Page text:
Charles Goldie Biography | Oil Painting Reproductions
10-20-1870 Auckland, NZL– 7-11-1947 Auckland, NZLBack to Artist IndexView Artists Paintings
Charles Frederick Goldie went to Paris to study at the renowned Académie Julian which was a conservative institution, resistant to Impressionism and other cutting edge styles, so Goldie received a traditional, formal education in drawing and painting.
He returned to New Zealand in 1898 and built up the French Academy of Art with Louis J. Steele, who had been his painting tutor before his departure. They worked together on the large painting The Arrival of the Maoris in New Zealand, based on Géricault's The Raft of the Medusa. From 1901 he made trips to draw and photograph the indigenous Maori people in their own villages, he also paid them to come to Auckland to sit for their portraits.
Charles Goldie's later works were from photographs, as his elderly models had passed on. Rumors that the paintings were produced with the help of a projection system are not borne out by comparing the paintings with the photographs.
Goldie's health deteriorated through a combination of lead poisoning, from the lead white paint used to prepare his canvases and alcoholism. He produced little work in the 1920s. Energized by the governor general, Lord Bledisloe's encouragement to paint and not waste his talent by drinking, Charles Goldie resumed painting in 1930 and in 1934 and 1935 he exhibited at the Royal Academy of Arts in London, and in the following years 1935, 1938 and 1939; the Salon of the Société des Artistes Français in Paris.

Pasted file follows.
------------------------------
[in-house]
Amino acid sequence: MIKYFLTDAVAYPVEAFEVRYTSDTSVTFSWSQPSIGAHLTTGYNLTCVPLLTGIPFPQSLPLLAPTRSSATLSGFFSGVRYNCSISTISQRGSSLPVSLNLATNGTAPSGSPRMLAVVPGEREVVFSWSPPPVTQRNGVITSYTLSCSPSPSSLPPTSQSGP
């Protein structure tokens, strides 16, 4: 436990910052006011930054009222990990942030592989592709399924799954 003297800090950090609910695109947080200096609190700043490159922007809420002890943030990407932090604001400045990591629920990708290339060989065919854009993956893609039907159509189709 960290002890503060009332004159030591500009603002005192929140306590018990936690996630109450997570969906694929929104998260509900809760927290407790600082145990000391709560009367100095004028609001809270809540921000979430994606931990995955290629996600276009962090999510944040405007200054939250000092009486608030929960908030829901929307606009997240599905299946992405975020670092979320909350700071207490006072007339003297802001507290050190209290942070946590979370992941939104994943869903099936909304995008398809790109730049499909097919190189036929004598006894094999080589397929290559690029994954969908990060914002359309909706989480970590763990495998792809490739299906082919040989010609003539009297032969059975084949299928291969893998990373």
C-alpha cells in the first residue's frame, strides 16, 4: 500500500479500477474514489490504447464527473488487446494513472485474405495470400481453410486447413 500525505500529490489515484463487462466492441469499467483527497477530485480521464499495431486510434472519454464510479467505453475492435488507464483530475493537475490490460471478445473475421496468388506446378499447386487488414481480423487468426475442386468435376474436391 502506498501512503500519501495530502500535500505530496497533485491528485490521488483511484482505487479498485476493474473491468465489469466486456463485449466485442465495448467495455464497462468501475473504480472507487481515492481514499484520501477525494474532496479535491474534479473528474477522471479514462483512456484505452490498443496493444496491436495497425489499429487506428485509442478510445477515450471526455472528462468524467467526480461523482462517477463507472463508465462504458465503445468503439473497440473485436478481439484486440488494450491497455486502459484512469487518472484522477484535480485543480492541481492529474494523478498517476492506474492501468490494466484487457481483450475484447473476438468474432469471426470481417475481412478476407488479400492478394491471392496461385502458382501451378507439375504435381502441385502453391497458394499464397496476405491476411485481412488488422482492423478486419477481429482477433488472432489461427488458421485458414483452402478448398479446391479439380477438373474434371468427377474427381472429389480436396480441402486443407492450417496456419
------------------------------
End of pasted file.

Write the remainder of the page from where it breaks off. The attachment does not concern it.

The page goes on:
Charles Goldie's work has been criticized as "racist" and he held the Victorian states of mind he had grown up with that the Maori were a "dying race" and in many ways, sub standard compared to Europeans. In 2016 the oil painting Portrait of Ngāti Manawa Chief Wharekauri Tahuna was sold for $1.175 Million, a new record for any painting sold at auction in New Zealand.
The art forger Karl Sim legally changed his name to Carl Feodor Goldie in the 1980s in order to be able to "legitimately" sign his Goldie copies C.F. Goldie (Charles Frederick Goldie). He was later convicted of art forgery and no longer tries to pass them off as original C.F. Goldie paintings. Sim published an autobiography within 2003 called Good as Goldie.
Artists Influencing Charles Goldie: Louis John Steele.
He Traveled To France, Australia, England, France.
Artist's Biography compiled by Albert L. Mansour at The World's Artist, with text adapted from Wikipedia.